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FT INDIA

FT India: The buzz is rising

Financial Times exits Business Standard; to roll out FT Indian edition, China magazine

By Our Media Editor
15 February, 2008:

When Asian giants wake up, British marques take note. For Pearson Plc of UK, it has been happening times, especially regarding its Asia operations. In just a month, Pearson, the publisher of Financial Times and Penguin books, has sold its stake in Indian financial daily Business Standard, announced plans to launch Financial Times from Mumbai, and kicked off plans for a financial magazine to be published in China.

Pearson, through Financial Times, had a long association with Business Standard in India, dating back to 1993. Business Standard, then just one of the three financial dailies around (others being Economic Times and Financial Express) was one of the first form a content sharing deal with Financial Times. Several pages from FT were reproduced in Business Standard, akin to The Financial Express sourcing content from The Wall Street Journal. While the Financial Express-Wall Street Journal content sharing was called off in 2001, the Business Standard-Financial Times tie-up survived - and did rather well.

When foreign investment in news media was opened for foreign investment, Business Standard was one of the front-runners, seeking and getting foreign direct investment from Pearson. As per India's FDI rules, foreign direct investment is allowed only up to 26% in news media. The rest has to remain with Indian promoters.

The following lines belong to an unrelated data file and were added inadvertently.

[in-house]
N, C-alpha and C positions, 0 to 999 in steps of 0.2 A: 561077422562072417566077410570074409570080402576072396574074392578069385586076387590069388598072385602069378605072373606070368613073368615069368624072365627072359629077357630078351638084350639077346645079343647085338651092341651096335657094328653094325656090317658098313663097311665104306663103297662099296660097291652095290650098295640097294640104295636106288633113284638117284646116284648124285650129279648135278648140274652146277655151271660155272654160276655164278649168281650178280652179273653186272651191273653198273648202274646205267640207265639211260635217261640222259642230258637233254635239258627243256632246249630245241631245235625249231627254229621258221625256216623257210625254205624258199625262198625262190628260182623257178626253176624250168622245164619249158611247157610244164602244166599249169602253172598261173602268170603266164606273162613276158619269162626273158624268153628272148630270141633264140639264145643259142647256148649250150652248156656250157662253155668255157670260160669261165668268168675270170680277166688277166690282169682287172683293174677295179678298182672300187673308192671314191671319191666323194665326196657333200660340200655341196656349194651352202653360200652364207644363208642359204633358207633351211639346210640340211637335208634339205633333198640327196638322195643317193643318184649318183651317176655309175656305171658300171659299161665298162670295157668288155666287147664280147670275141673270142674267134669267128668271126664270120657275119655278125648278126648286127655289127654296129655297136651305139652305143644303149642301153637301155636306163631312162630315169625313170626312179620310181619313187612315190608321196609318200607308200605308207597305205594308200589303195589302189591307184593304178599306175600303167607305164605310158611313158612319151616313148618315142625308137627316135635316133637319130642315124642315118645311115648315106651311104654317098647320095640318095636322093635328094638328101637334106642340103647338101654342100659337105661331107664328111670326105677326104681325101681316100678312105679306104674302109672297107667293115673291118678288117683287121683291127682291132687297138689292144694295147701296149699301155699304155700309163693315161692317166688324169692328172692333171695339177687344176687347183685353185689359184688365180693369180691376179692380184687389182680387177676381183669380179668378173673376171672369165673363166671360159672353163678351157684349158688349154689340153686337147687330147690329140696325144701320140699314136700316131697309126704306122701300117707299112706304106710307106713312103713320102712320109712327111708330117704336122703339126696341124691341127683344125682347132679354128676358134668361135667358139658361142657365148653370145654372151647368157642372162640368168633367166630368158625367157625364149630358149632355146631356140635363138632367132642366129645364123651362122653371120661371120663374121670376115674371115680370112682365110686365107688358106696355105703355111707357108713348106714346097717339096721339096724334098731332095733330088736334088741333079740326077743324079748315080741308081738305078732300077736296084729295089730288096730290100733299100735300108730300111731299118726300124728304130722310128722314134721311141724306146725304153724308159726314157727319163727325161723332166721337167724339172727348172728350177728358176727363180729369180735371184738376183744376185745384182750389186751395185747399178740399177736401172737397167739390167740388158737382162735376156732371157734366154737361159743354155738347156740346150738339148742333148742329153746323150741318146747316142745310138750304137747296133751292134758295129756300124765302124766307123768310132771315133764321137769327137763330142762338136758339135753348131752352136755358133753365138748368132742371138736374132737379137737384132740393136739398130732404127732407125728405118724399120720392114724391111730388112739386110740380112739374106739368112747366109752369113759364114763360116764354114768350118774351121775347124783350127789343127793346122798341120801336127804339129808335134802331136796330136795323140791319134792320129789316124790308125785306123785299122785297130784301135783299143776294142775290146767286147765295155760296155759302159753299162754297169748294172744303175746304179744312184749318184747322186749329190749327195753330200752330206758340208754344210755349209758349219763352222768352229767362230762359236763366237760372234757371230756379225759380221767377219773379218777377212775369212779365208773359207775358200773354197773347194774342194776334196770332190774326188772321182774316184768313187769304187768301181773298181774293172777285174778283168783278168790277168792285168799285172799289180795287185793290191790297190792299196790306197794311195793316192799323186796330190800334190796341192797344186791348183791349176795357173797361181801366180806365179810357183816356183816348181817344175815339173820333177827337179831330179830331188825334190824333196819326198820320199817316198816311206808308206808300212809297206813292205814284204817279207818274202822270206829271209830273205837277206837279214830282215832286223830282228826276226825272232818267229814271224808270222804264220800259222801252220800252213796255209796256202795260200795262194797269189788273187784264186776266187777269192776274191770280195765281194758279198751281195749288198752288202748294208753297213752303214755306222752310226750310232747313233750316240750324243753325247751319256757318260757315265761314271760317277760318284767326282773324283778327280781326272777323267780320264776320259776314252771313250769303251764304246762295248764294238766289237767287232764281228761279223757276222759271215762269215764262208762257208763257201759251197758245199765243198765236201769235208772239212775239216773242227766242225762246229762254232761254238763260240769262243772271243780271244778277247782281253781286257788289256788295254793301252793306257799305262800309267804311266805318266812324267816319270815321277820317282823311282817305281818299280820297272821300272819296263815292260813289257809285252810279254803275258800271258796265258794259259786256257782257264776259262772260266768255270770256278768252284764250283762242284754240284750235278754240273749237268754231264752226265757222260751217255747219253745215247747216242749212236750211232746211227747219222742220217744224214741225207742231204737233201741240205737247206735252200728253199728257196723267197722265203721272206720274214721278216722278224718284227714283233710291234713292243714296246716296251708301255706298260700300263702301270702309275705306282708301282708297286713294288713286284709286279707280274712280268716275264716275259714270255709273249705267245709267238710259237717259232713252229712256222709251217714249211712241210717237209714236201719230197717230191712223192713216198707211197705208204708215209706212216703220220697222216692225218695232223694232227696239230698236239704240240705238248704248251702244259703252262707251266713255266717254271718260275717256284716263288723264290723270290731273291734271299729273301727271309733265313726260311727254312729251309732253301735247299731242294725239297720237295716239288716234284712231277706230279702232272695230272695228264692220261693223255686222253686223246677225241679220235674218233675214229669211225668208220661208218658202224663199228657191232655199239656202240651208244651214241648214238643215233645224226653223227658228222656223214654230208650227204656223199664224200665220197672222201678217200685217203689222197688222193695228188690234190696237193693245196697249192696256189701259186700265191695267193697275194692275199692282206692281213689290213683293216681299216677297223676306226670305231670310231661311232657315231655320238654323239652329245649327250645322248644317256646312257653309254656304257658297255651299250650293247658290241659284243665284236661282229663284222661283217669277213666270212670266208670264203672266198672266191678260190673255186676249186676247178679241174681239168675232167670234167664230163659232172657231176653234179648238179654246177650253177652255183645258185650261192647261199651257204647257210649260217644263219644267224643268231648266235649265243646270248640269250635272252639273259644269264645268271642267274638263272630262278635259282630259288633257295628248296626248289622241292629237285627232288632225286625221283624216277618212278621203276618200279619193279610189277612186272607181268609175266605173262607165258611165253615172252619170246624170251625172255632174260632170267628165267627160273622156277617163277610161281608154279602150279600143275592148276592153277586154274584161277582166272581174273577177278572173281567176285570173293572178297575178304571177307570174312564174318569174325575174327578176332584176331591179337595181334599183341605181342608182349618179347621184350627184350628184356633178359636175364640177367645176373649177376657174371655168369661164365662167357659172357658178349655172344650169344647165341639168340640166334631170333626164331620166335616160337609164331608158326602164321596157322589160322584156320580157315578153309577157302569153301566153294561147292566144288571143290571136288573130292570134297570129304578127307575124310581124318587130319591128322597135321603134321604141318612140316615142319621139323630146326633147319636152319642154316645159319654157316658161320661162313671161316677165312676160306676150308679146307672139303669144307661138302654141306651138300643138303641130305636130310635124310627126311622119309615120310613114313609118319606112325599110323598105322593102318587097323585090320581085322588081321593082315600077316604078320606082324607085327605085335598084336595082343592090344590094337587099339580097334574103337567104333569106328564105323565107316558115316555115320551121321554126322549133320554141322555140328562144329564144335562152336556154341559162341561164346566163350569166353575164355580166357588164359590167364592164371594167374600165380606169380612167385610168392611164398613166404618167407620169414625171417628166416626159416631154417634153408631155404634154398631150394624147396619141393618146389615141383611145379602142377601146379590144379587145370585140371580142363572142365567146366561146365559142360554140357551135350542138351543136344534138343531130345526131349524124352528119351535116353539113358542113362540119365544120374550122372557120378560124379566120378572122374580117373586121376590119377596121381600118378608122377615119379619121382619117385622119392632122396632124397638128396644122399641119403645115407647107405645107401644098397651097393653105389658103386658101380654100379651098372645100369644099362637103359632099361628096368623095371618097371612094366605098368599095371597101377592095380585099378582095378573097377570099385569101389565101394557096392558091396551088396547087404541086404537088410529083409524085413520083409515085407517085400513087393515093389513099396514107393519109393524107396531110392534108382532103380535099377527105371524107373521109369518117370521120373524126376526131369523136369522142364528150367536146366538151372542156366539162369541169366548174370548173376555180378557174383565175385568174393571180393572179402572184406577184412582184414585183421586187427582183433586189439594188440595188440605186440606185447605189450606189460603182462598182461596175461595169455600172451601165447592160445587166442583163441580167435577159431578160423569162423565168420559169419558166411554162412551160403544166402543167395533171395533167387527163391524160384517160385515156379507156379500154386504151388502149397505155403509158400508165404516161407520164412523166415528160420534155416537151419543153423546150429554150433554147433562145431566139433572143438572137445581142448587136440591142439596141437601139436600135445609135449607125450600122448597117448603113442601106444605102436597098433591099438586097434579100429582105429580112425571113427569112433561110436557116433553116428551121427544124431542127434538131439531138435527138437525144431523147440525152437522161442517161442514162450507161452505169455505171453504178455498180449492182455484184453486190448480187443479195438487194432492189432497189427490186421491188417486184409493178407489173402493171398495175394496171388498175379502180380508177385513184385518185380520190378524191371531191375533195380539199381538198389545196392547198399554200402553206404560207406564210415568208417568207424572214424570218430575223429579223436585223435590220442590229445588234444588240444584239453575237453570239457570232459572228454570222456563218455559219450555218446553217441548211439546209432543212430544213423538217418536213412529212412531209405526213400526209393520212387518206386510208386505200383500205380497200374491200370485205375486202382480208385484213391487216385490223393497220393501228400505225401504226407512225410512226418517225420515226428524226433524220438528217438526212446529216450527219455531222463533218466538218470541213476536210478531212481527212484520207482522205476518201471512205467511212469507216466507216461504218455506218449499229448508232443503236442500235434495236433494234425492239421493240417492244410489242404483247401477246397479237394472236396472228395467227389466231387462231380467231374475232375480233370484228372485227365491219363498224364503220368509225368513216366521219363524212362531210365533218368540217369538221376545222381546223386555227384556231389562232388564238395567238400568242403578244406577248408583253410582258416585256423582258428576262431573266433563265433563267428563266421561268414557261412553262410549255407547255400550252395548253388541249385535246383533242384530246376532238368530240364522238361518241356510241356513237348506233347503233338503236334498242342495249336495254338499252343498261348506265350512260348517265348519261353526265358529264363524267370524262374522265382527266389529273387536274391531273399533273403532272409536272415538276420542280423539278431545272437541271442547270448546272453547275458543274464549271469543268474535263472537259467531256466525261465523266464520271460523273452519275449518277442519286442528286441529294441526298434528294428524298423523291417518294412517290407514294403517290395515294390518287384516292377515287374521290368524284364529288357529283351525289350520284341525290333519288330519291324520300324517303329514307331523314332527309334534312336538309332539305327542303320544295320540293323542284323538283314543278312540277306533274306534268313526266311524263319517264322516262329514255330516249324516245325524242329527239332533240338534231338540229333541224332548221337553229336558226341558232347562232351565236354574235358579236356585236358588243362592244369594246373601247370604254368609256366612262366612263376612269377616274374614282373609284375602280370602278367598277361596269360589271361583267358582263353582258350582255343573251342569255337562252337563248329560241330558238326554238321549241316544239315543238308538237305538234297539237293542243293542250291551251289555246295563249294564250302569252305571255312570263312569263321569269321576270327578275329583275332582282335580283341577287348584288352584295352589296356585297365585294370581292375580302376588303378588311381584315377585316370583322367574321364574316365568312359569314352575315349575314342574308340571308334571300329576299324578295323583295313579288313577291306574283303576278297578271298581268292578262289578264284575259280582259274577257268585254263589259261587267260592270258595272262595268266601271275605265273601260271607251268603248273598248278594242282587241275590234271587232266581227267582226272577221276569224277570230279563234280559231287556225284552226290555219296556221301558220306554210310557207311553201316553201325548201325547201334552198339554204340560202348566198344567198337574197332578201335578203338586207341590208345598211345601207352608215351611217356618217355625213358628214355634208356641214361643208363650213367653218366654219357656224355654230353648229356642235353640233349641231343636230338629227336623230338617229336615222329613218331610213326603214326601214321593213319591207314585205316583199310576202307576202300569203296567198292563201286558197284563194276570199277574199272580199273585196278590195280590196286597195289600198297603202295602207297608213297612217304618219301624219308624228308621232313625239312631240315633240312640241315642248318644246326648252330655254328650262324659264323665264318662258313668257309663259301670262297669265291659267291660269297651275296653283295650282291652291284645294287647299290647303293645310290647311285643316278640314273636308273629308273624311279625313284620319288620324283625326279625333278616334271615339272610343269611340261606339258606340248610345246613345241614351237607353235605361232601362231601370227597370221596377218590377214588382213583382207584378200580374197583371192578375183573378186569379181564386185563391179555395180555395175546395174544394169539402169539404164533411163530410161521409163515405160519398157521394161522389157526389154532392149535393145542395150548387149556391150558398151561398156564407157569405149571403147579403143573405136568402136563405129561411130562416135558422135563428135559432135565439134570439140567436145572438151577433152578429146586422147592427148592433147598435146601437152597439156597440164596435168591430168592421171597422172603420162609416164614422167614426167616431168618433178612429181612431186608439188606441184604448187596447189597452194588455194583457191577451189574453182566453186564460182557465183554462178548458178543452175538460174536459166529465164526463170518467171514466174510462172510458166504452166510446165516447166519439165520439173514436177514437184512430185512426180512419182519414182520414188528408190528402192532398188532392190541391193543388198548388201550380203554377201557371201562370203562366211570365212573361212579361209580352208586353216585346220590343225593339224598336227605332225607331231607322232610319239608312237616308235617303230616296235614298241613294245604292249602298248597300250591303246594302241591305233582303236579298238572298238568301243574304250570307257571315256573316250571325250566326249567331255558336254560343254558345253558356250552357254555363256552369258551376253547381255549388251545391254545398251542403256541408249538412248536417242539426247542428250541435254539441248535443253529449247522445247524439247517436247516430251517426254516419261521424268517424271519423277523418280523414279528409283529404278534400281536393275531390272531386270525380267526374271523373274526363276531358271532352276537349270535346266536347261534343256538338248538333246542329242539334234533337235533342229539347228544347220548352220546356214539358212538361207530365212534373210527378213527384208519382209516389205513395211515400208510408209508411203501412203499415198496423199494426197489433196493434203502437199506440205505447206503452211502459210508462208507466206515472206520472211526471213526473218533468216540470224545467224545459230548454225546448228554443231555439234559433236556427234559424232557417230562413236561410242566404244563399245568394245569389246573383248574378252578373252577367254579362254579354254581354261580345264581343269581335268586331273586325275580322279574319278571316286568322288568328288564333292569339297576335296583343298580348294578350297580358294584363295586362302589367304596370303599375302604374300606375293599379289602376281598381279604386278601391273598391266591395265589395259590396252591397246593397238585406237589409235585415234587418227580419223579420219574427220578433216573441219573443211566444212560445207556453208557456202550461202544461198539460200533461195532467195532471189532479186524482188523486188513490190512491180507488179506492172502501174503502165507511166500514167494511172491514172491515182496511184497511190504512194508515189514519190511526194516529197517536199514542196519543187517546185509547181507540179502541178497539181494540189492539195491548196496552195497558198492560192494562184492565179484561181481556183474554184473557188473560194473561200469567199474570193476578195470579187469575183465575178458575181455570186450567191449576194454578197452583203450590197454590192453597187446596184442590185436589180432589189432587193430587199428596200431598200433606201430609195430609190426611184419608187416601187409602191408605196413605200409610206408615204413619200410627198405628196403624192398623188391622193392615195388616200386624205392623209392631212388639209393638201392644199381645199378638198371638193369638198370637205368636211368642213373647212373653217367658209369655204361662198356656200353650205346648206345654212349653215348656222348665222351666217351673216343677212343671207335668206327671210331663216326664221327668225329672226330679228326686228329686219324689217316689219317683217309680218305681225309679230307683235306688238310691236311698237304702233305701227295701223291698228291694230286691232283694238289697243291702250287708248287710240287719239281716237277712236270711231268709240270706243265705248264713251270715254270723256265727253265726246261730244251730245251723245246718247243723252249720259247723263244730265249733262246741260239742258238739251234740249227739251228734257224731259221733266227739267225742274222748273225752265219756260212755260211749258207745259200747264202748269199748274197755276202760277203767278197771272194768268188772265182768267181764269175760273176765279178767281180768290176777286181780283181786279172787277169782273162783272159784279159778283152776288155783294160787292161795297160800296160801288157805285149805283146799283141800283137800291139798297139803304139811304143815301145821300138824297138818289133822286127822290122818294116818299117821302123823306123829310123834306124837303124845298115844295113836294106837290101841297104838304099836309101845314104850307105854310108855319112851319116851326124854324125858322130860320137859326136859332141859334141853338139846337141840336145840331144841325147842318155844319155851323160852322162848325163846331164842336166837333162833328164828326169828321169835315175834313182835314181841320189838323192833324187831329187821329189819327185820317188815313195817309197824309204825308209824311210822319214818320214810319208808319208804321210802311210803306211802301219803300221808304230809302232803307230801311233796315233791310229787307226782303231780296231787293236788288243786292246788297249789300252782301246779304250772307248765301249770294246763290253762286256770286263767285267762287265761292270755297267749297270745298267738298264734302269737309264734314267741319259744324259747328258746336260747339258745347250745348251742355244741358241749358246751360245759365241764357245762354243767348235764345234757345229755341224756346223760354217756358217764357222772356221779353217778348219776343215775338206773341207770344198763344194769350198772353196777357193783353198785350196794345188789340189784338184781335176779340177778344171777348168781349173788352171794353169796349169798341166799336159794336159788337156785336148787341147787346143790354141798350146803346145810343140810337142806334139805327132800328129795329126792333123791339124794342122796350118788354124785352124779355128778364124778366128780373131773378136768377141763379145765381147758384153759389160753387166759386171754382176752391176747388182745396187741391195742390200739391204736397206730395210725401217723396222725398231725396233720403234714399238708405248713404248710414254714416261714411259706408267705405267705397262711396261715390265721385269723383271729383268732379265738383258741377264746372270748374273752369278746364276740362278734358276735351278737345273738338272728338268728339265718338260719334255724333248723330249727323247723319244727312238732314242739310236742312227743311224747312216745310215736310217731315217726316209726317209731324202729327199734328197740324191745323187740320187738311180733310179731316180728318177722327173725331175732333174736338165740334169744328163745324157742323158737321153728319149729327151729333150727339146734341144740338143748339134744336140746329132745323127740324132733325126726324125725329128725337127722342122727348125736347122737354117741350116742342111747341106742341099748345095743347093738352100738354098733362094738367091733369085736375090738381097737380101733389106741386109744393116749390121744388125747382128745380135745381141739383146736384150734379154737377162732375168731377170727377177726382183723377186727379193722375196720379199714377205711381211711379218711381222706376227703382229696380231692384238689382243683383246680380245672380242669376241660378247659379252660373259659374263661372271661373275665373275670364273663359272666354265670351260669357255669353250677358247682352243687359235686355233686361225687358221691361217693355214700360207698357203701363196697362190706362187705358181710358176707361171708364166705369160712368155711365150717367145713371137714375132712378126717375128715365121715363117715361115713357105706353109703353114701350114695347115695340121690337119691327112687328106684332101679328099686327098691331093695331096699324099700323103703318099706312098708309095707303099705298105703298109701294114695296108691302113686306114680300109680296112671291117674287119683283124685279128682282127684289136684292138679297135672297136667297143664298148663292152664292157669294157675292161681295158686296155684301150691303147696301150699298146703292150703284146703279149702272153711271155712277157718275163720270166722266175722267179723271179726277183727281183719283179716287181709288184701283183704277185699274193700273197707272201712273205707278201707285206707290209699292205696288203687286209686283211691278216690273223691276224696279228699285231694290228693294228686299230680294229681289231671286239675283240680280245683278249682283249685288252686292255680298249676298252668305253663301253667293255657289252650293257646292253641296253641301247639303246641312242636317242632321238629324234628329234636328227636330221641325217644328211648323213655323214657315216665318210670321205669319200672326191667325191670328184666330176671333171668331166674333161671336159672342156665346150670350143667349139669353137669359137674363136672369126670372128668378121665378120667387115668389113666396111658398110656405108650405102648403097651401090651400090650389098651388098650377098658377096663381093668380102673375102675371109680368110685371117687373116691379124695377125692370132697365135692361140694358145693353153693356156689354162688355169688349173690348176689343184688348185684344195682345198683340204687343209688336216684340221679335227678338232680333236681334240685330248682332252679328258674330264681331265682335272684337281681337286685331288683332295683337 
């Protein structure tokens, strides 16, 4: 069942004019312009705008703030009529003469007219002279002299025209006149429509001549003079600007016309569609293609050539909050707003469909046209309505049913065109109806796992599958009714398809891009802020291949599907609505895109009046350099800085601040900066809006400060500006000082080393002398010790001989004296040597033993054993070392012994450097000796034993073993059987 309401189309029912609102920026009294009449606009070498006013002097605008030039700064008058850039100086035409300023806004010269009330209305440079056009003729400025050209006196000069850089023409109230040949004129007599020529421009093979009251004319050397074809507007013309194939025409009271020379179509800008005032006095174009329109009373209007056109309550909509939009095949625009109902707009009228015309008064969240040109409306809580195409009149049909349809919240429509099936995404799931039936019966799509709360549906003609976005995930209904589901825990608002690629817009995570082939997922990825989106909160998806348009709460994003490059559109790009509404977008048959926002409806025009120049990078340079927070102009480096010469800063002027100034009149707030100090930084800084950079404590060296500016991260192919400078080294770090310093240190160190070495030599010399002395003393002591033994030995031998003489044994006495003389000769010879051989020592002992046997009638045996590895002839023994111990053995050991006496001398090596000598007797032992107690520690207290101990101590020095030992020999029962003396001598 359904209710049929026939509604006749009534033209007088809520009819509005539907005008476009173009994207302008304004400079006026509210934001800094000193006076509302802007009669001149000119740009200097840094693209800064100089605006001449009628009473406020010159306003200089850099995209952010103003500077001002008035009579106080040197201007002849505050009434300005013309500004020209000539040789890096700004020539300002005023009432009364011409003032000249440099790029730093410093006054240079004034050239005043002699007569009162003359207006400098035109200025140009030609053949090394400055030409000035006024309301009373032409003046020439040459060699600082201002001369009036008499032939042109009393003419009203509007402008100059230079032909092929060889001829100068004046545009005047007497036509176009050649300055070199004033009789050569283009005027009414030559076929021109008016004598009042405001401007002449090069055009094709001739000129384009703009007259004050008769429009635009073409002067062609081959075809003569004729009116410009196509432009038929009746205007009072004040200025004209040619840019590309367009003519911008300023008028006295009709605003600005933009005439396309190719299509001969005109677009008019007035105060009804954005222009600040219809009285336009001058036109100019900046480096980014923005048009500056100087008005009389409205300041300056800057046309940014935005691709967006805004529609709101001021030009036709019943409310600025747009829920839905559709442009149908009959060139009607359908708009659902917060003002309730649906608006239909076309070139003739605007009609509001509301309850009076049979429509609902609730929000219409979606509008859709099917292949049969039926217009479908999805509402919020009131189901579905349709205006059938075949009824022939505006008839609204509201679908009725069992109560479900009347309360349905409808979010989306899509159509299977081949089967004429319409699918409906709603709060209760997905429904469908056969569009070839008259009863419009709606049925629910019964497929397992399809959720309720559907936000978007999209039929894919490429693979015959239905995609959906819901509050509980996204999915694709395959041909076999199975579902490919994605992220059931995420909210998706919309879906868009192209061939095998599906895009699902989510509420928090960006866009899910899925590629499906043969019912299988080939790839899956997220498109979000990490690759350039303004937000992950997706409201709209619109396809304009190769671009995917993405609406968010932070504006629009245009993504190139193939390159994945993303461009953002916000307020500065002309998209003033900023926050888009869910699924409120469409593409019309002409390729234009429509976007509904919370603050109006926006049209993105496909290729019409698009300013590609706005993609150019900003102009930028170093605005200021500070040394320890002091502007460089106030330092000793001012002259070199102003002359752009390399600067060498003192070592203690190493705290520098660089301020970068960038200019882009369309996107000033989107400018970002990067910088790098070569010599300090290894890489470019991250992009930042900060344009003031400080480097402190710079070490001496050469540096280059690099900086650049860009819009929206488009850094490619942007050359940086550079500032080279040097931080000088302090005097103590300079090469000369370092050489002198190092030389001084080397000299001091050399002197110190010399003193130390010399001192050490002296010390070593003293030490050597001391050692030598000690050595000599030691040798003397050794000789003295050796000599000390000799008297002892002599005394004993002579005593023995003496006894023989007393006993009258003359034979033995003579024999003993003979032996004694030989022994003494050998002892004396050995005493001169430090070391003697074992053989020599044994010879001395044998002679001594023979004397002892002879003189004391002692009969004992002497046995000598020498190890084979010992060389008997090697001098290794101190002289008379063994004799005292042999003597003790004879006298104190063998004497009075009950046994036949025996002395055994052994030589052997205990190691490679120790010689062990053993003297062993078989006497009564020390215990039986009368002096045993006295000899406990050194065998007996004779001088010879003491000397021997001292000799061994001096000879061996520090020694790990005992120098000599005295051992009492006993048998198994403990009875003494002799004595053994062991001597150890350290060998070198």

In 2003, Pearson Plc picked up 13.85 per cent equity stake in Business Standard for Rs 14.10 crores. Though Henderson Global Investors had, by then, already bought a stake in HT Pvt Ltd, the BS-FT deal was the first deal in which a foreign publisher bought a stake in an Indian publication. Moreover, this was the first such deal where a content-sharing deal was expanded to an equity partnership. There was cause for cheer at the BS headquarters in New Delhi.

However, despite the foreign investment and the launch of several regional editions and ventures in vernacular, Business Standard was not able to considerably expand its revenue sphere, thanks to stiff competition put up by market leader Economic Times, a new BusinessLine edition printed from Mumbai, and newcomer Mint (published by HT Media), besides increasing competition from business TV channels and the Internet.

It may be noted that bad times were not specific to Business Standard. Also-ran Financial Express too fell into bad times, witnessing falling circulation. At a time when India's GDP soared, self-proclaimed masters of business journalism witnessed a fall in fortunes.

Financial Times was in no great shape either. There have been persistent rumors of Pearson planning to sell off Financial Times, which was becoming a drag on growth. There were frequent demands from Pearson's investors that the company sell off FT. Pearson, however, had denied the rumor and refused any sale plan.

However, what must have forced the Pearson hand in exiting Business Standard -- which was becoming a dead investment -- and concentrating more on Asian markets must have been pure business sense: Print media revenues have been falling across the world, fuelled by the increasing influence of Internet media and television channels. In India, however, print has been posting consistently robust growth, backed by demand from an increasingly growing and better-educated middle class. A brand-cum-equity entry into India will help FT establish itself as a growing, global brand, besides positioning itself at a vantage point as and when print media opens up for more equity investment.